Wise Armenian Governance
The title of this piece is not a set of words anyone expects to see these days, what with the goings-on in Yerevan and much of the rest of Armenia. But the underlying ideas of this article were originally meant for comments I was going make to the Glendale City Council last Tuesday. That body of five hosts four Armenians.
The issue at hand was “Grayson Repowering”—repowering is electricity-world-speak for replacing an old power plant and Glendale’s natural gas (methane) fired plant is named Grayson. The plant is not just one unit, but several, built over the years, between 1941 and 1977. Most of them are teetering on the brink of inoperability for safety, cost, or can’t-get-spare-parts reasons. Two units may already be dead.
There’s no question that it is time to replace them. The question is, “With what?” Glendale Water and Power (GWP) staff had hired a consultant and gone through the process of preparing an Environmental Impact Report (EIR) over the course of some three years.
But since last summer, serious questions about the option GWP preferred have arisen among the residents of Glendale. That option is to build a new methane burning plant. Unfortunately, aside from the obviously global warming and pollution issues building such a plant presents, doing so may also result in serious financial problems for the city in the future because electricity production, especially in the state of California, is headed in a non-fossil fuel (oil, gas, coal) based direction. That is, renewable energy—wind, solar, etc.—sources are increasingly being required. In fact, proposals for 100% renewable based electricity production already have been introduced in the California legislature, though none have yet passed. If this mandate is enacted, then the planned 30-year (and practically probably even longer) life of the plant would be cut short. The $500 million spent on its construction would not even be paid off, hence the financial debacle
The question before the Glendale City Council was whether to approve the EIR as currently formulated (which did not seriously consider renewable options since the technology was not as advanced as it is today when the document was originally being prepared), or, to hit the pause button. The latter option is what the GWP Board, one of the city council’s appointed committees unanimously advocated. A 90-day review period is what was recommended so that other, likely better, options could be considered.
There was much resistance from city staff and consultants to this waiting period. To my mind, they were engaged in some hyperbole and fear-mongering. In fact, that’s what made my change my mind as to what I was going to say to the city council. Instead, I pointed out the disingenuousness of some of the points and the overall approach of the report presented to council (one example is referencing a study from the 1990s, almost the stone age when it comes to renewables). The council seemed quite divided over what course to choose when I left just before midnight—that’s when the public comments finally ended!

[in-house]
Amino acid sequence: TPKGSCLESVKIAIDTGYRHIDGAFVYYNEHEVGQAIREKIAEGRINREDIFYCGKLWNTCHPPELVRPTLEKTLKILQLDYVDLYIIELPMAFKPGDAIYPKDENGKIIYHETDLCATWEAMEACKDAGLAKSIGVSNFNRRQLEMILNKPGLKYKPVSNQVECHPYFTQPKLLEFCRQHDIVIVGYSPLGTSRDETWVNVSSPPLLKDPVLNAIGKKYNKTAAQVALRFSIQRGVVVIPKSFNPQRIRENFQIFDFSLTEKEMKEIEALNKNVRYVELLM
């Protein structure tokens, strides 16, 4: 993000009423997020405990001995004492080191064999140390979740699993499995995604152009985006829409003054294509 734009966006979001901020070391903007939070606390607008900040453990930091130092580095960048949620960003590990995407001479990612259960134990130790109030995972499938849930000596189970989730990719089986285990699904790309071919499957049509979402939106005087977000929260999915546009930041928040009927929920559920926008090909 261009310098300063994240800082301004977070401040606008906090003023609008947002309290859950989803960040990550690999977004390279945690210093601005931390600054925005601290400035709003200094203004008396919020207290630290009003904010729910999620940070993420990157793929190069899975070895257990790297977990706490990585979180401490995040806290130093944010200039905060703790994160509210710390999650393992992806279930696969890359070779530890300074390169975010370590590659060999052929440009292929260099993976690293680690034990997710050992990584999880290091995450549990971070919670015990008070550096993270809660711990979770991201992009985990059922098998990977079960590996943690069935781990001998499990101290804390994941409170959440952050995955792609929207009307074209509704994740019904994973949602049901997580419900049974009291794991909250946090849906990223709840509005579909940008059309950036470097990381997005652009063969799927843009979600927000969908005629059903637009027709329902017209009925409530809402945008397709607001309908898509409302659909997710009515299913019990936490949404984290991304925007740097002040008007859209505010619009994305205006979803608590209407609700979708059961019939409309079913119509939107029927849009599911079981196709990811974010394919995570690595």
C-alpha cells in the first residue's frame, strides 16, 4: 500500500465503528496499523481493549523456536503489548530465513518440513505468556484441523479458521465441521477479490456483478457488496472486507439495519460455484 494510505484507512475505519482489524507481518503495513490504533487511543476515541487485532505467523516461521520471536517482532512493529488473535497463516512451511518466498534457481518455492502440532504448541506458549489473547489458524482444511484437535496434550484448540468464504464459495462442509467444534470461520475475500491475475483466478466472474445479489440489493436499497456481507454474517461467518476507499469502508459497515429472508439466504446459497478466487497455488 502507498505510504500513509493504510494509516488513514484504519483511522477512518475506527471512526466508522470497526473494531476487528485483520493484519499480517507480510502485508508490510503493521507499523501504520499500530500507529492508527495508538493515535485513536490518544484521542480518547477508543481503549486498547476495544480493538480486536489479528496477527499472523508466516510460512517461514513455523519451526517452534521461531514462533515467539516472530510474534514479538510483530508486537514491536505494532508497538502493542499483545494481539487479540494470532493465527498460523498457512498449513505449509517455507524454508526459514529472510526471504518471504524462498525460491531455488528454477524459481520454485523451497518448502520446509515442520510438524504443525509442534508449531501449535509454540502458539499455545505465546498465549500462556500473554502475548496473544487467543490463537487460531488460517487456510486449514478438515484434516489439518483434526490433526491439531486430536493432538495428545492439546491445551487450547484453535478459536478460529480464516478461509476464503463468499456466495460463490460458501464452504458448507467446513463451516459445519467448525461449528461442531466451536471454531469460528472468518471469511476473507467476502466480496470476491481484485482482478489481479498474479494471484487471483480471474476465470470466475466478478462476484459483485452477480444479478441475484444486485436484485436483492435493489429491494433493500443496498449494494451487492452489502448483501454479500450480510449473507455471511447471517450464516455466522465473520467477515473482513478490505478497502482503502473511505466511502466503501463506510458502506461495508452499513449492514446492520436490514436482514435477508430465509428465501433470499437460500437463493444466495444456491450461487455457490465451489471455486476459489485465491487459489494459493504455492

Happily, the Glendale City Council chose the right course. They chose to slow down, take a good look at newer, better options, then make a final decision. That had been my hope. It was what I was going to request of our four compatriots serving on the council (with apologies and due respect to their one non-Armenian colleague). Be wise, show that Armenians are capable of running governments in proper service of their constituents/residents/citizens, rather than for corrupt oligarchic avarice.
Hundreds of people turned out that day to express their concerns to their elected leaders. Unfortunately, relatively few were Armenian (though I was pleased to see the Armenian National Committee of Glendale advocating a well-considered course).
We must be at the cutting edge of involvement and activism wherever we live and issues arise, be that Glendale, Lebanon with its upcoming elections (where Armenian voter turnout is going to be critical), or in any part of our homeland with its complicated, jurisdictionally divided, layout.
Source: Armenian Weekly
Link: Wise Armenian Governance